Of the descendants of James and Agnes Bell, eighteen were soldiers in the Confederate army during the war of 1861-’5; five were killed in battle or died of wounds, and six died of disease contracted in the army.
is worthy of special mention here, because of his personal merit and his intimate association in his early life with Augusta county and her people.
He was born, July 9, 1750, on the Potomac river, but when nineteen years old came to western Virginia. It is said that he was aide to Gen. Lewis in the Point Pleasant expedition, and also that he was a member of the Augusta County Committee in 1775. It has been stated further that his first wife was a daughter of Col. Sampson Mathews, but the known descendants of Col. Mathews deny that he had such a daughter.
During the whole Revolutionary war he was in active military service. He first appears as a Captain in the 9th Regiment, commanded by George Mathews.—Afterwards he was a Captain in Morgan’s rifle corps. At the storming of Stony Point he was Major of Col. Febiger’s regiment. For some time in 1781, he was at Staunton as recruiting officer. He, however, aided in the capture of Cornwallis at Yorktown. Subsequently, he served under Wayne in Georgia, as Lieutenant-Colonel of a new regiment. After the war he settled in Spotsylvania county, and from 1786 to 1793 was County Lieutenant. In the latter year he was appointed Brigadier General. The distinguished Rev. Dr. Archibald Alexander, when a youth of seventeen, was private tutor in General Posey’s family, about the year 1789. He afterwards described the General as a man of noble appearance and courtly manners. Though somewhat decayed in wealth, the Poseys maintained much of the style which belonged to old Virginia families. There were two sets of children at that time.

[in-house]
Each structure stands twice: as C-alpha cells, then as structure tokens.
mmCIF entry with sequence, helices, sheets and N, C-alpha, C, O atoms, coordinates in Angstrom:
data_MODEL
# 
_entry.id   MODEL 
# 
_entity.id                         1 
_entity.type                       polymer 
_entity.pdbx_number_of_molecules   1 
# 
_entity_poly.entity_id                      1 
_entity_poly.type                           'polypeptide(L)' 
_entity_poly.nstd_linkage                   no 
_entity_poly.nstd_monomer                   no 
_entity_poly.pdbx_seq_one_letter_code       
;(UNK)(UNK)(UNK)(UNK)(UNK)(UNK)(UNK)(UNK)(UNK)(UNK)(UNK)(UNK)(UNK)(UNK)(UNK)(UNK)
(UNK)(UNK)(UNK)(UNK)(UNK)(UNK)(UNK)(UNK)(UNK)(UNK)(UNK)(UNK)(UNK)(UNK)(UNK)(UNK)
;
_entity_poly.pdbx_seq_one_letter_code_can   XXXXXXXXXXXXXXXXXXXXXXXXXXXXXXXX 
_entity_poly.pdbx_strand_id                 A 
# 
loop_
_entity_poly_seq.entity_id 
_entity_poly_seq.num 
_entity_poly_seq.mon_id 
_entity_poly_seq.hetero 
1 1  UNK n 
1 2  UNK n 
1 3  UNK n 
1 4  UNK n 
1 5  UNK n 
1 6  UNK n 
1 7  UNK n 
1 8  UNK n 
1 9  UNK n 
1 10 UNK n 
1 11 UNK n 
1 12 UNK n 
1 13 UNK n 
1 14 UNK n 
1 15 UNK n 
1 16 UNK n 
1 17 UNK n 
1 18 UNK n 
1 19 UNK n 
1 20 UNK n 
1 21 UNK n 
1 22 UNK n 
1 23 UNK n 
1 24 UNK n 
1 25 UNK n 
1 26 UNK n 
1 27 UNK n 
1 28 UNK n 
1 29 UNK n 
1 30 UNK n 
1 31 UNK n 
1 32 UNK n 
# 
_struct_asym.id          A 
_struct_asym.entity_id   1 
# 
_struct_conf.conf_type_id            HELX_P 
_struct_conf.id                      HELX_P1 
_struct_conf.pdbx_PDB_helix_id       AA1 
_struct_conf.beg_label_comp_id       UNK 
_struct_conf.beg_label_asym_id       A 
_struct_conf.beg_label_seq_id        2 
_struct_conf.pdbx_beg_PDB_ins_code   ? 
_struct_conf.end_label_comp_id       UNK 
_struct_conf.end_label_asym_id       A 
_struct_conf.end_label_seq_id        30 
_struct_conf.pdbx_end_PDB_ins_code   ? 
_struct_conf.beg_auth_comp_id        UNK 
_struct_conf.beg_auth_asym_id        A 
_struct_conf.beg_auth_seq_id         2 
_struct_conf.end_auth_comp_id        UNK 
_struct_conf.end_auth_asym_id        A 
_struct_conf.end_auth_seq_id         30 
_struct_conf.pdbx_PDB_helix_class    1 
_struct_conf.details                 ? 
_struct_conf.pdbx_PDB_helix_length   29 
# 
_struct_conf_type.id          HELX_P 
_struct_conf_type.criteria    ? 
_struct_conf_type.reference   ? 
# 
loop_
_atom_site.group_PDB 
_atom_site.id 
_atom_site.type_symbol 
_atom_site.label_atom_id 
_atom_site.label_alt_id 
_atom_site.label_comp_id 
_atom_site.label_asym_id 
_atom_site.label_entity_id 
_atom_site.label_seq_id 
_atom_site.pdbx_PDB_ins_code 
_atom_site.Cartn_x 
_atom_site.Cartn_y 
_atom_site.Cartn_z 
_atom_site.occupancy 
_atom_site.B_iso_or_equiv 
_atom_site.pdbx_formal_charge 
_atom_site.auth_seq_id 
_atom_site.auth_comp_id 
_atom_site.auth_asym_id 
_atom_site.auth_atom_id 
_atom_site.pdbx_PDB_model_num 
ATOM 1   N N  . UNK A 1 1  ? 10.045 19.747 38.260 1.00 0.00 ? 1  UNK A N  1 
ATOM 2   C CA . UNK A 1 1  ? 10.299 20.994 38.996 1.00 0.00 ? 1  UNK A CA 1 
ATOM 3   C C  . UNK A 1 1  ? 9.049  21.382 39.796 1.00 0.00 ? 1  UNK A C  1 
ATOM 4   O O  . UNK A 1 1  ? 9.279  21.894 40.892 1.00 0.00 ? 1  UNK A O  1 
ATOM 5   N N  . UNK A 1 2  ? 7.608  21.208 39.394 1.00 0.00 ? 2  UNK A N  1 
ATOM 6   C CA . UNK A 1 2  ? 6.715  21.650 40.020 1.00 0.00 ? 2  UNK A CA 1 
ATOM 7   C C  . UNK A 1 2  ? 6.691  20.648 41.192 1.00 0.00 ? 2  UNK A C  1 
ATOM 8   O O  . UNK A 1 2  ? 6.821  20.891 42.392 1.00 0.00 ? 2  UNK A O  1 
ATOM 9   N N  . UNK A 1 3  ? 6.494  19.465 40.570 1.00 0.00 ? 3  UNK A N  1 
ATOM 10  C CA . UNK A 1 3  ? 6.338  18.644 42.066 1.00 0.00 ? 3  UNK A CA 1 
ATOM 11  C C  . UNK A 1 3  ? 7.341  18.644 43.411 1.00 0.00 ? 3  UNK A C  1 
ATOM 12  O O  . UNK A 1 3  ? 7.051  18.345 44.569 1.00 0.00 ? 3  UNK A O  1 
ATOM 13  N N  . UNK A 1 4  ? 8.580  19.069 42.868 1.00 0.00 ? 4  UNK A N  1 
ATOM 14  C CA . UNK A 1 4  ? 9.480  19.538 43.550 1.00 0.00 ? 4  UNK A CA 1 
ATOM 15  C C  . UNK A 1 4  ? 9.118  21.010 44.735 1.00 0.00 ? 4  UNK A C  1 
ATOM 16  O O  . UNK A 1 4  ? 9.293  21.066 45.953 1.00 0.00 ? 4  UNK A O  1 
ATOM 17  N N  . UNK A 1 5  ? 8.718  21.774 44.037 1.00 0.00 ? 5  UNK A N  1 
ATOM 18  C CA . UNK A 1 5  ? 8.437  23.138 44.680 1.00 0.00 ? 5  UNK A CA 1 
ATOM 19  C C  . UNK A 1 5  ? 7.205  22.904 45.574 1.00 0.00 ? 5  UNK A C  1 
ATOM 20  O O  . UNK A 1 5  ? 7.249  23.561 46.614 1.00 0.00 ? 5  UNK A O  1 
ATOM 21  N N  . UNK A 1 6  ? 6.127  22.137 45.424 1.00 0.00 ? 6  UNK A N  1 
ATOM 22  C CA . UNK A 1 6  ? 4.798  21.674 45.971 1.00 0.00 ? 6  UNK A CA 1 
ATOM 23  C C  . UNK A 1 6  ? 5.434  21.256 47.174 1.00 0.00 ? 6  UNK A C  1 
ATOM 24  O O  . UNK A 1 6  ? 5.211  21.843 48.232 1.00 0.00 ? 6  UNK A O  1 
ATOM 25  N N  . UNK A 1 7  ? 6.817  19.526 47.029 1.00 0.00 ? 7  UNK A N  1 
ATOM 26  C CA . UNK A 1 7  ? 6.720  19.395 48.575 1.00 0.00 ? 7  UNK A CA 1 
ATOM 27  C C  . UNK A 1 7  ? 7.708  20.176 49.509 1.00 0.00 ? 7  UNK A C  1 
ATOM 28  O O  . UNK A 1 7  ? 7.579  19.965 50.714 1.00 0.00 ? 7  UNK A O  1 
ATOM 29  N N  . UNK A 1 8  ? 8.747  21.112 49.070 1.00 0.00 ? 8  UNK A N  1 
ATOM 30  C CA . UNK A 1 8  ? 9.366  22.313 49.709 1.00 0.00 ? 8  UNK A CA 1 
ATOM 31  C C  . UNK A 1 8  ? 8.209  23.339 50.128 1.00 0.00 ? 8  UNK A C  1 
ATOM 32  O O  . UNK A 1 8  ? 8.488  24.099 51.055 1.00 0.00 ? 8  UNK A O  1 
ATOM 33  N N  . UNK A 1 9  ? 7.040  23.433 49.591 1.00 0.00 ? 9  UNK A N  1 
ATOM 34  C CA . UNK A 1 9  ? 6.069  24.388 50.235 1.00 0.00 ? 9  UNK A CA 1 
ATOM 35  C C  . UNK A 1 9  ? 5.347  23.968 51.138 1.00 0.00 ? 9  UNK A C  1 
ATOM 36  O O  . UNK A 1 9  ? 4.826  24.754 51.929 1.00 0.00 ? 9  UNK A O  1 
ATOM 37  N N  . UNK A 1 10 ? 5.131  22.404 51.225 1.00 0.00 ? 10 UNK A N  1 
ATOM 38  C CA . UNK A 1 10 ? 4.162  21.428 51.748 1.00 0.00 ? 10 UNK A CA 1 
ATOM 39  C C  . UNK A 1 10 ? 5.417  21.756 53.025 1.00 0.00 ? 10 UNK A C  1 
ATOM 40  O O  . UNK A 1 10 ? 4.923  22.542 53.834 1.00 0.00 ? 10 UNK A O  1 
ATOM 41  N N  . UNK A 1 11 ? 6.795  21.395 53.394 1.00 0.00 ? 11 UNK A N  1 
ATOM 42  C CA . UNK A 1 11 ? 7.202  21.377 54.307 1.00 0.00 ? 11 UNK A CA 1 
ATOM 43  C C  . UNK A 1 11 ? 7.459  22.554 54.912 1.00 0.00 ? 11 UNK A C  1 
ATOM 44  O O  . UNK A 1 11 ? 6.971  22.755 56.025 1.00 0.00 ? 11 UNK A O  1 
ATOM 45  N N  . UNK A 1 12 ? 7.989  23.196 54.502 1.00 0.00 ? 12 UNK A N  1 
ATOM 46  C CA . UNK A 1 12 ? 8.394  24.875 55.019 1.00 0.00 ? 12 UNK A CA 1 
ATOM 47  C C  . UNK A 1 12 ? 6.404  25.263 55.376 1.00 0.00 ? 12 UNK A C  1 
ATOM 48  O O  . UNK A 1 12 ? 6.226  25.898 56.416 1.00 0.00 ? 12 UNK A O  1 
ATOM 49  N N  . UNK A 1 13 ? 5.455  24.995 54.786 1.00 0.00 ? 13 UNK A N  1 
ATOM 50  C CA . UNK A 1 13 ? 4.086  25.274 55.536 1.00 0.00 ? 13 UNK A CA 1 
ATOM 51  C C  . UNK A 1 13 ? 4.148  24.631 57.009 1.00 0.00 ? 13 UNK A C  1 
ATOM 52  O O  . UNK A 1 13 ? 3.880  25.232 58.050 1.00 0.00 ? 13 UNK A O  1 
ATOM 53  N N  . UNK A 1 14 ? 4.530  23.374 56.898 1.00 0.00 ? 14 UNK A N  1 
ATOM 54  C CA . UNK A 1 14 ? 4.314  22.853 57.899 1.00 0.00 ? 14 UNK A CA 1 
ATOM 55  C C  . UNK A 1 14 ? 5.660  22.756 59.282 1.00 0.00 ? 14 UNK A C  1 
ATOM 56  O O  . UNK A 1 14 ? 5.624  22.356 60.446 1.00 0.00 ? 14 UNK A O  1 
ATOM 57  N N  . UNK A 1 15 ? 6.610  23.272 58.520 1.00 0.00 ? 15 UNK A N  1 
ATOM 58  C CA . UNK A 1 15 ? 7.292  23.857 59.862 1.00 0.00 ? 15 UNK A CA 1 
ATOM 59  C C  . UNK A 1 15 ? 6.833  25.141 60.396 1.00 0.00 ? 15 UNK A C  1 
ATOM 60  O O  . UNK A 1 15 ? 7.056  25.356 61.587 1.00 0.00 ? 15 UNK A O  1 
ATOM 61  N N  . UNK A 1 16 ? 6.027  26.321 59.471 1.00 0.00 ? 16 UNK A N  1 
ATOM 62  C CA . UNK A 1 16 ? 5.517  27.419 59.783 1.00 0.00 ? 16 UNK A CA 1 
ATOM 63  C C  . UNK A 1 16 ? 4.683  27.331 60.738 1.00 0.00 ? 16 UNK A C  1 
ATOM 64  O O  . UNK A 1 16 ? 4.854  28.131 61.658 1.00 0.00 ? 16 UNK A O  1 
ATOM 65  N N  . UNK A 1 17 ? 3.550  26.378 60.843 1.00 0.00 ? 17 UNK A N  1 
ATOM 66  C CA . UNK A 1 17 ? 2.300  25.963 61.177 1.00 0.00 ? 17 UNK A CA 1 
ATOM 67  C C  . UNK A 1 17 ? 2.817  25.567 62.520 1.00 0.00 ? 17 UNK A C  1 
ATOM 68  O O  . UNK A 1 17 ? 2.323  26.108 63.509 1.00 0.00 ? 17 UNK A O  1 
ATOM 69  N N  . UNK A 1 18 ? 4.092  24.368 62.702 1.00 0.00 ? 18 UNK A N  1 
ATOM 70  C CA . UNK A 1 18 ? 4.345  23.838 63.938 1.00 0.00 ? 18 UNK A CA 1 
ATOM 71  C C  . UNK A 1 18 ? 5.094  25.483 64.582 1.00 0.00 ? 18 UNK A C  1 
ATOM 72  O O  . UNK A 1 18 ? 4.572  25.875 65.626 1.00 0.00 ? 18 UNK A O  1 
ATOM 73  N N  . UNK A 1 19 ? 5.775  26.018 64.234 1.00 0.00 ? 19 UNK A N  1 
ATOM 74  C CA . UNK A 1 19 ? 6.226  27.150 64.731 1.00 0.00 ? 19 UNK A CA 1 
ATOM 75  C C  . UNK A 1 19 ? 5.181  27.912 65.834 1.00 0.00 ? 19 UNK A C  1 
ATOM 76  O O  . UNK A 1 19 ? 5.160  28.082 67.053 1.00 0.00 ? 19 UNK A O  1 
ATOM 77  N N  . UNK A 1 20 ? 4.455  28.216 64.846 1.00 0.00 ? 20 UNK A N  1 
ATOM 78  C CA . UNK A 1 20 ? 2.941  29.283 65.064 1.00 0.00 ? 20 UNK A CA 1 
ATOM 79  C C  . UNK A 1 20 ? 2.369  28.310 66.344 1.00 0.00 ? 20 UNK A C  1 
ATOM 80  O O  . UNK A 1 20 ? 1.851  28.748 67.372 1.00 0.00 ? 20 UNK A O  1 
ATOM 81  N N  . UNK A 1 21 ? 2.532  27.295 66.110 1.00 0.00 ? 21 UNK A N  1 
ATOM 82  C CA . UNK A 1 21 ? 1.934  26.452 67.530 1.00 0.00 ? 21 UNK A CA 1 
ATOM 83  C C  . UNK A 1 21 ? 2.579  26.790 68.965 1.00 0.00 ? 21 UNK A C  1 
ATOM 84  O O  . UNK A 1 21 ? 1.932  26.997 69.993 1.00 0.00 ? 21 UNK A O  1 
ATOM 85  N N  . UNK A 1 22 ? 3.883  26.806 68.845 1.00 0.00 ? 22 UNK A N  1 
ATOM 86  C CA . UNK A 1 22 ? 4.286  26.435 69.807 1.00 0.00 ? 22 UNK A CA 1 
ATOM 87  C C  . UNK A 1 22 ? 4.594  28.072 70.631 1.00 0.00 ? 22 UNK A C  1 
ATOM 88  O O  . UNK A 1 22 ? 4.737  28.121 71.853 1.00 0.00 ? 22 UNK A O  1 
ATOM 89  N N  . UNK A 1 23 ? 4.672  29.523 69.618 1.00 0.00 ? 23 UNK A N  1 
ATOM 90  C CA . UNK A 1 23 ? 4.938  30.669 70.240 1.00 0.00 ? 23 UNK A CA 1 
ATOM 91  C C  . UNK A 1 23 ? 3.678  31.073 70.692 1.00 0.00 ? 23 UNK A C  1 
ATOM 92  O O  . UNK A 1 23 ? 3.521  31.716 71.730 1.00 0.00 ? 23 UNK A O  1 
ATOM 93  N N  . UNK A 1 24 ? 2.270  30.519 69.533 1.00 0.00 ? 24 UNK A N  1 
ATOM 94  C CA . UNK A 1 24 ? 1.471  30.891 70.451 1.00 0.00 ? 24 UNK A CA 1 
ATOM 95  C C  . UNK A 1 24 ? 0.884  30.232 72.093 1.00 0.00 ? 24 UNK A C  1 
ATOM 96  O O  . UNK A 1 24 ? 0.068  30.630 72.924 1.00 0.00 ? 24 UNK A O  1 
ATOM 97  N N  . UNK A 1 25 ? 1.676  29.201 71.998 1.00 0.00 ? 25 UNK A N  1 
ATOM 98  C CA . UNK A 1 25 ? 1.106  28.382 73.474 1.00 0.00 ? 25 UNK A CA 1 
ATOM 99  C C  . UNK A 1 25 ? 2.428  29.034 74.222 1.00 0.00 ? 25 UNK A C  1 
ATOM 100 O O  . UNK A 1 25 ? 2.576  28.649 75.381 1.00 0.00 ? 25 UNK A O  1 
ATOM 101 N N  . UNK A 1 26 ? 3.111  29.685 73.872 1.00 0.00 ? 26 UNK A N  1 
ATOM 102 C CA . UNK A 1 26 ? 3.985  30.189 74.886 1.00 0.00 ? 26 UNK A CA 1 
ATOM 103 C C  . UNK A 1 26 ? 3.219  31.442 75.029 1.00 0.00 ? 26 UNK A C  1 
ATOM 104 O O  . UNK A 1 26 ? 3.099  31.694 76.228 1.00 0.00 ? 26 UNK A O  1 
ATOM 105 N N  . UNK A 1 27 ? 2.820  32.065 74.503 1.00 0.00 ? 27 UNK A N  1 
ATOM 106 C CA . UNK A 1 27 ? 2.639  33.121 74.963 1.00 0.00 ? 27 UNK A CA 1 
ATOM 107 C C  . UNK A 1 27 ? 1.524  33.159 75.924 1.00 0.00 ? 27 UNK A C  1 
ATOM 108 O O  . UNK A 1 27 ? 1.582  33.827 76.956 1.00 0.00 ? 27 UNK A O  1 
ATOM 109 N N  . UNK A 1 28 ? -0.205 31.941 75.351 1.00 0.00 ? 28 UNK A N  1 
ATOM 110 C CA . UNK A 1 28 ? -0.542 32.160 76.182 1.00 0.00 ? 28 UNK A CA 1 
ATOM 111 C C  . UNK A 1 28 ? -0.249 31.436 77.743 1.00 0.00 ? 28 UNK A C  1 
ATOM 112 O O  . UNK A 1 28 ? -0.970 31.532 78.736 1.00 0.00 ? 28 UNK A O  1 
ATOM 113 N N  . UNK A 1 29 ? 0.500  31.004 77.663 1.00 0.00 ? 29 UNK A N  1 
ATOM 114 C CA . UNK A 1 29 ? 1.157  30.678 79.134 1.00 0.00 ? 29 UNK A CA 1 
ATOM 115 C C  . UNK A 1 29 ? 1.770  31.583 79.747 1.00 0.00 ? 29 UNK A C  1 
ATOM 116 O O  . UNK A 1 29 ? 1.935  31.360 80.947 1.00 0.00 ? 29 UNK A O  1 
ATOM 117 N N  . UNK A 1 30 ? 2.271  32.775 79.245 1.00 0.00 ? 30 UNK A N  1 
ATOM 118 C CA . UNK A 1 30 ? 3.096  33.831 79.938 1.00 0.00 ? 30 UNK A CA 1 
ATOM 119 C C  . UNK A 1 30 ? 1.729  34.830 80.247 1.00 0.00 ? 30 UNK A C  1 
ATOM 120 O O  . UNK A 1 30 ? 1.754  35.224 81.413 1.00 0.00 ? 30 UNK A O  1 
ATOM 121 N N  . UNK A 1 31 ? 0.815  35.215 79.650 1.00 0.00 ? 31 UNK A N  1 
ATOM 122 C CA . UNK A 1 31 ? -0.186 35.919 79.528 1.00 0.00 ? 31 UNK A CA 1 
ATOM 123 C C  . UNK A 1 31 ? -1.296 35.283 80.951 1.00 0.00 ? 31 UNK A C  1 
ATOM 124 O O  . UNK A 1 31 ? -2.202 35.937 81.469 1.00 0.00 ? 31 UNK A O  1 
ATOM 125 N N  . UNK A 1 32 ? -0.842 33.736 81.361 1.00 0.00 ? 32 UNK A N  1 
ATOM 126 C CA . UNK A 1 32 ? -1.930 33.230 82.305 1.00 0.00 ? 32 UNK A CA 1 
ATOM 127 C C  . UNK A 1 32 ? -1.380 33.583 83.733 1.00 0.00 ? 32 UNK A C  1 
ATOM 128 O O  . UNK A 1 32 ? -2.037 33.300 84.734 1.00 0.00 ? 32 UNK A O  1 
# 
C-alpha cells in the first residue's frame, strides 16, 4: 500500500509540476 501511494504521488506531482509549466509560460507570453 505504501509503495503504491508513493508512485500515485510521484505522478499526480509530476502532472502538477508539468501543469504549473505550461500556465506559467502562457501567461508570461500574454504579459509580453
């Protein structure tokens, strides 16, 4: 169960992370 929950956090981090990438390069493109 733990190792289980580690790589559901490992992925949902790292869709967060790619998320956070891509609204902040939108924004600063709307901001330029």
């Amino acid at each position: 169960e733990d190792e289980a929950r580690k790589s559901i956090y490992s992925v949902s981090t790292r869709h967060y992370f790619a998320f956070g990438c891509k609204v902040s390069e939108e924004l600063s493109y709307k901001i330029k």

In 1794, General Posey was second in command under Wayne in his Indian campaign. We next find him living in Kentucky—a member of the State Senate—Lieut. Governor for four years—and Major General of Kentucky levies in 1809. Then he removed to Louisiana, and was U. S. Senator from that State in 1812-13. He succeeded Gen. Harrison as Governor of Indiana Territory in 1813. In 1816 he was agent for Indian affairs. He died in Shawneetown, Illinois, March 19, 1818.
From the many acts in respect to marriage found in Hening’s Statutes at Large, it would seem that the early Burgesses were greatly perplexed over the subject. One would suppose that whatever tended to increase population in a regular way would have been
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Edited Annals of Augusta County,Virginia, from 1726 to 1871 copyright © 2006-2017 by EagleRidge Technologies, Inc..